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The Professor’s Province

Kari Henquinet poses near a map overlooking  her office in the Pavlis Honors College.

Kari Henquinet poses near a map overlooking her office in the Pavlis Honors College.

Kari Henquinet poses near a map overlooking her office in the Pavlis Honors College.

Kari Henquinet poses near a map overlooking her office in the Pavlis Honors College.

Maddie Steger, Editor in Chief

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It’s no secret that Michigan Tech is well known for our engineering department, but so often other amazing departments are overlooked. Kari Henquinet calls the Social Sciences Department home alongside the Pavlis Honors College.

Henquinet’s academic training is in cultural anthropology, but has had experience in other fields as well. “I have a background working in international development in West Africa working mainly in health education and agroforestry,” explained Henquinet.

Before finding her way to Michigan Tech, Kari Henquinet was at Michigan State University where she got her Ph.D in anthropology and worked in the International Studies and Programs. For two years she was the assistant director for the Women in International Development Program and also worked in the African Studies Center.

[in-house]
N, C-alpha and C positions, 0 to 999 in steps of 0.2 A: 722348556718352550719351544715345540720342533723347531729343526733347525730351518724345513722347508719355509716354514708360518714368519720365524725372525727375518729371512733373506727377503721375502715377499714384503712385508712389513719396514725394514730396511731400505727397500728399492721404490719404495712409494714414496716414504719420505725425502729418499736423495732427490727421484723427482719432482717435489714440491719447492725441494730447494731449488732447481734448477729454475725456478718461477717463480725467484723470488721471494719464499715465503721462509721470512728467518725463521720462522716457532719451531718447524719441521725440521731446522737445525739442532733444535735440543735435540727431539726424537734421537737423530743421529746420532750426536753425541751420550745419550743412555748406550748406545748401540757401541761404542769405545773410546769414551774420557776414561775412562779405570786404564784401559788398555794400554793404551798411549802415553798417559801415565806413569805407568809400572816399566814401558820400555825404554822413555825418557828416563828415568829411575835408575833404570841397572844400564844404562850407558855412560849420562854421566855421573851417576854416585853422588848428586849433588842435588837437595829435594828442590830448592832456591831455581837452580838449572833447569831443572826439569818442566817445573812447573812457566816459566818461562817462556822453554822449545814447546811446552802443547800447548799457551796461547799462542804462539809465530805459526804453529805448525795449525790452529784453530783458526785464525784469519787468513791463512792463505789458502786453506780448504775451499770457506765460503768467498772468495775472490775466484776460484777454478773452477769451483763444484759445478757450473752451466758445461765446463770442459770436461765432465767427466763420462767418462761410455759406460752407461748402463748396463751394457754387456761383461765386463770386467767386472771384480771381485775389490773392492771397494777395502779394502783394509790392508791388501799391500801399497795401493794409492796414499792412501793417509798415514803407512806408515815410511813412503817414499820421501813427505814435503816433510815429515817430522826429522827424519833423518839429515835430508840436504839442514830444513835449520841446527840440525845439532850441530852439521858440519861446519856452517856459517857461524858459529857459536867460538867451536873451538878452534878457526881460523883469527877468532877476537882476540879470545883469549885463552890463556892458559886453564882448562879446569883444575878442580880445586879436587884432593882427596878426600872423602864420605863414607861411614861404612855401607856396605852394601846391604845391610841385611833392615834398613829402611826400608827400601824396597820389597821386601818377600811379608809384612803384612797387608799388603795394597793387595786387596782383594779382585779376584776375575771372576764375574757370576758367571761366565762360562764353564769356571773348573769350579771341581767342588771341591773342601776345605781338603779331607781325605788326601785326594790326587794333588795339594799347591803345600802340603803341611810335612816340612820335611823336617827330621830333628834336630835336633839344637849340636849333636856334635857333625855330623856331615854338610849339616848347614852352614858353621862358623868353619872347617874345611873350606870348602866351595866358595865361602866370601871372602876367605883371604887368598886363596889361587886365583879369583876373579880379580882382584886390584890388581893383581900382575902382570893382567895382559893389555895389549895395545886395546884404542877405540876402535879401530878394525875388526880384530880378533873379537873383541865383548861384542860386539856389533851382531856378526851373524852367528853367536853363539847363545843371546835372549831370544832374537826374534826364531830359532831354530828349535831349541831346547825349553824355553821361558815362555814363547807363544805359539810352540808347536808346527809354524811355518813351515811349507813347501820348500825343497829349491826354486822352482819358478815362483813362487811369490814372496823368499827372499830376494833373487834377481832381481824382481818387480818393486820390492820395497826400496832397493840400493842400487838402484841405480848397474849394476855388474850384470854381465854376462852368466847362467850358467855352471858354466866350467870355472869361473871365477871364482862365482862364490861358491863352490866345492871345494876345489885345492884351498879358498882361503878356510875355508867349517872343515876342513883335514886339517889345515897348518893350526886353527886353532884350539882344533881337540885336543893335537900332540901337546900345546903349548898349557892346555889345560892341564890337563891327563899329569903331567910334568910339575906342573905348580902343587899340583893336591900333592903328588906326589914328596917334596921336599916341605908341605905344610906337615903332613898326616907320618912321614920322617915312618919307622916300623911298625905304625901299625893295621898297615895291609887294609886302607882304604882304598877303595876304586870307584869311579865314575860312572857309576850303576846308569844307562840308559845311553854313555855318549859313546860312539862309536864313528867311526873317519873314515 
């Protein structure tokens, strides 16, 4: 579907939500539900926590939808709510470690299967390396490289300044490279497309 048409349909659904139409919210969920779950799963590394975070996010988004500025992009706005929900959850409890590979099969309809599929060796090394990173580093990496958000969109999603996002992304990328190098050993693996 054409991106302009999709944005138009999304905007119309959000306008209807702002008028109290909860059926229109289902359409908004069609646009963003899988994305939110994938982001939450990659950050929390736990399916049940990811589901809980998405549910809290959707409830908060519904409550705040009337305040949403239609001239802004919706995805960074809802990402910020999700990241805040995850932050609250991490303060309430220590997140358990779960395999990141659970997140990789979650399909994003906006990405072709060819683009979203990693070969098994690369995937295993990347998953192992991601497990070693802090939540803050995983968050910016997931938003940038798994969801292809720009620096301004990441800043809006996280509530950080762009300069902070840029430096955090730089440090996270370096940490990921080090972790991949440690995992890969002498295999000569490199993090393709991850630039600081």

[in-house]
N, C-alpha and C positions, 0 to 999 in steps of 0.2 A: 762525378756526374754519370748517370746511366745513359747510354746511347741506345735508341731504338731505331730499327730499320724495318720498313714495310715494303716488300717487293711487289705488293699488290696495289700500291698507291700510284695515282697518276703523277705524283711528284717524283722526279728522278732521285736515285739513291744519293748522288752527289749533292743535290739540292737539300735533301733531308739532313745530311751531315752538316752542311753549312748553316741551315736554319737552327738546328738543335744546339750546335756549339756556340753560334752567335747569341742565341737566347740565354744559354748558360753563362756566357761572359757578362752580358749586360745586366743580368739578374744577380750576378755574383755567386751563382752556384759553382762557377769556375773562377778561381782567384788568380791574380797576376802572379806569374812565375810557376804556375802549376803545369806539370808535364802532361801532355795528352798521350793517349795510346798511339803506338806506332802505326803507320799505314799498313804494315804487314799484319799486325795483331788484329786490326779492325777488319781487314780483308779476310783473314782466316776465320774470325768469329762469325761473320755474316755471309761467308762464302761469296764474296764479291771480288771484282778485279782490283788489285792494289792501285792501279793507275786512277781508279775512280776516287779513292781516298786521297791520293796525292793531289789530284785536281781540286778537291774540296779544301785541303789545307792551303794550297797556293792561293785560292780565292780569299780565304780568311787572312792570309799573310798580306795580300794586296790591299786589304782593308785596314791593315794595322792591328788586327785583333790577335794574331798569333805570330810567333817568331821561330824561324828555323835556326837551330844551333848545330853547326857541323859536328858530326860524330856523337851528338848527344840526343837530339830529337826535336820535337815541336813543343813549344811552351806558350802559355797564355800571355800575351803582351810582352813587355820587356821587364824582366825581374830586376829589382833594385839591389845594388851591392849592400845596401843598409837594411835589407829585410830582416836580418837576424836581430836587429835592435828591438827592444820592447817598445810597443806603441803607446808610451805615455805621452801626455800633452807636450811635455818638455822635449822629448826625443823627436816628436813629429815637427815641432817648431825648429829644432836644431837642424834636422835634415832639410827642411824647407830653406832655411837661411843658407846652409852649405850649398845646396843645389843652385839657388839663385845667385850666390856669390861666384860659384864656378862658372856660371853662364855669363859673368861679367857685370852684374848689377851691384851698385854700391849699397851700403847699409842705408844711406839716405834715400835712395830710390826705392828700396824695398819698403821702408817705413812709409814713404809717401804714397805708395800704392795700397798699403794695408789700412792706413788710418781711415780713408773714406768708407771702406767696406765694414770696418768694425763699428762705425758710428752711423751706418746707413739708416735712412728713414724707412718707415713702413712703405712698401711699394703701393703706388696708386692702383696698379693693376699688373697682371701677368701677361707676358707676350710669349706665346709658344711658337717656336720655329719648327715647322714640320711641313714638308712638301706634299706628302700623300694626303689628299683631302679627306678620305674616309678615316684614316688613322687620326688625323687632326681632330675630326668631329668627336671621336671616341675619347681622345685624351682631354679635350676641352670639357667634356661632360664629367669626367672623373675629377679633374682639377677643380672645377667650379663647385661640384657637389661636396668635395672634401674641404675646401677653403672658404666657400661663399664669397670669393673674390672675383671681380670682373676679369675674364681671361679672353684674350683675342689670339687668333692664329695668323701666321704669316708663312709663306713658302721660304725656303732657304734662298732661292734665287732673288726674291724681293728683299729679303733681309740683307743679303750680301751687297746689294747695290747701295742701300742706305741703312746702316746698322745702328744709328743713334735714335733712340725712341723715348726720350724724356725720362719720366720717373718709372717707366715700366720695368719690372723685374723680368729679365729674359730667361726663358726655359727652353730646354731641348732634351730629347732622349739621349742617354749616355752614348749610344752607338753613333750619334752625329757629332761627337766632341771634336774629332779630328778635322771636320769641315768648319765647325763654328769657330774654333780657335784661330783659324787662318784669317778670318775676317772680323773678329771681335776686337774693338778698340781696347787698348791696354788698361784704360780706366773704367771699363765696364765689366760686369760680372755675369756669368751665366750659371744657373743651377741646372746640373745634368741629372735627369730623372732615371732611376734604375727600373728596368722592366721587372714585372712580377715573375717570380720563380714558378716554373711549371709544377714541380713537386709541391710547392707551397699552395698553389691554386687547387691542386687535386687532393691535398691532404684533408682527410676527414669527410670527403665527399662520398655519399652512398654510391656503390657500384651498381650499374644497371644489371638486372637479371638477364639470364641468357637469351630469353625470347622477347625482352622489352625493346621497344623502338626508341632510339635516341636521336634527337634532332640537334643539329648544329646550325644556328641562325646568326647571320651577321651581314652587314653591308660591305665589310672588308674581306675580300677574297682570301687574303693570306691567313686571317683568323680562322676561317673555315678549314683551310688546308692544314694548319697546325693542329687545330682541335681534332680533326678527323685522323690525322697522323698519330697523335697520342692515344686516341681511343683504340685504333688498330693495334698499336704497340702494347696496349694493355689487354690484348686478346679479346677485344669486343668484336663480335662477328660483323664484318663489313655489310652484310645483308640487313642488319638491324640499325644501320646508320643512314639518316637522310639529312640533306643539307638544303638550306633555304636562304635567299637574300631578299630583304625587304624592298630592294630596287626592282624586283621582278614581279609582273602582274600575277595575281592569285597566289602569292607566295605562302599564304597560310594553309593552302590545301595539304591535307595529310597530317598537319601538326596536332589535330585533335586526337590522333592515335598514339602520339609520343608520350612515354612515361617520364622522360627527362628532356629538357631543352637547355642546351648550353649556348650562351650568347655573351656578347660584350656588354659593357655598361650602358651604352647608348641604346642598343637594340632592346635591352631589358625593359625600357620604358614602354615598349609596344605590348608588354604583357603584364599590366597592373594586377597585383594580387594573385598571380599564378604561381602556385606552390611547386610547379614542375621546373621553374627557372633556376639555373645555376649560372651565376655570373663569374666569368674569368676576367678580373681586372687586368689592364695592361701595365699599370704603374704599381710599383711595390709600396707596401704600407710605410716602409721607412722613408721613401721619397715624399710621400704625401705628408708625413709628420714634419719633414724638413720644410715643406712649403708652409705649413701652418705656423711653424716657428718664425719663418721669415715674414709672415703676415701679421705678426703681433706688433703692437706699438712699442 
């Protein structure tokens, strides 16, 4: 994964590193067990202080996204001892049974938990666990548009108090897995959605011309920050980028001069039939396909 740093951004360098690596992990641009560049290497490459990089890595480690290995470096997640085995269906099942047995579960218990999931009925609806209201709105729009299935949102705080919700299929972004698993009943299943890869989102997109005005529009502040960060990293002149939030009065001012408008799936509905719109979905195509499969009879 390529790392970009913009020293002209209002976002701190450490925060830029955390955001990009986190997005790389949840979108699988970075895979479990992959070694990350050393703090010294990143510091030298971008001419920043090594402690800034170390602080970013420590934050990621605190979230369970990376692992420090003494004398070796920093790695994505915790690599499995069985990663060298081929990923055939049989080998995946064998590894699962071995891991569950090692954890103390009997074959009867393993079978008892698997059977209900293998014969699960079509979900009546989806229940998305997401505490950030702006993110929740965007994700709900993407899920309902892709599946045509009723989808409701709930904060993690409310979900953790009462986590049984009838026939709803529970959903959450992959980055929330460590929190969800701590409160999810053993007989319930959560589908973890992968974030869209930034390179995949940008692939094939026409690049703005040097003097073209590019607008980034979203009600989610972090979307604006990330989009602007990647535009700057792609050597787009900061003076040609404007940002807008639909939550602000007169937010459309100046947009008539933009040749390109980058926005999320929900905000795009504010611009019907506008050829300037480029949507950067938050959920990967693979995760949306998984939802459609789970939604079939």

In the social sciences side of things, you can find Henquinet teaching some of the anthropology courses offered at Tech. She is also advising the new major in the Social Sciences Department, Sustainability Science and Society. While it’s based in the Social Science Department, it also has courses from the natural sciences and engineering fields. This major was made for those students who are interested in policy, social research and leadership management in the wake of the new era of green energy and sustainability. For more information about the new major, visit the Michigan Tech Social Sciences Department website.

Kari Henquinet has also developed a minor in Global Community Development Partnerships that students can pursue. “There are some students who are really interested in courses relating to cultural studies and cultural sensitivity, so this minor is more geared towards them,” explained Henquinet.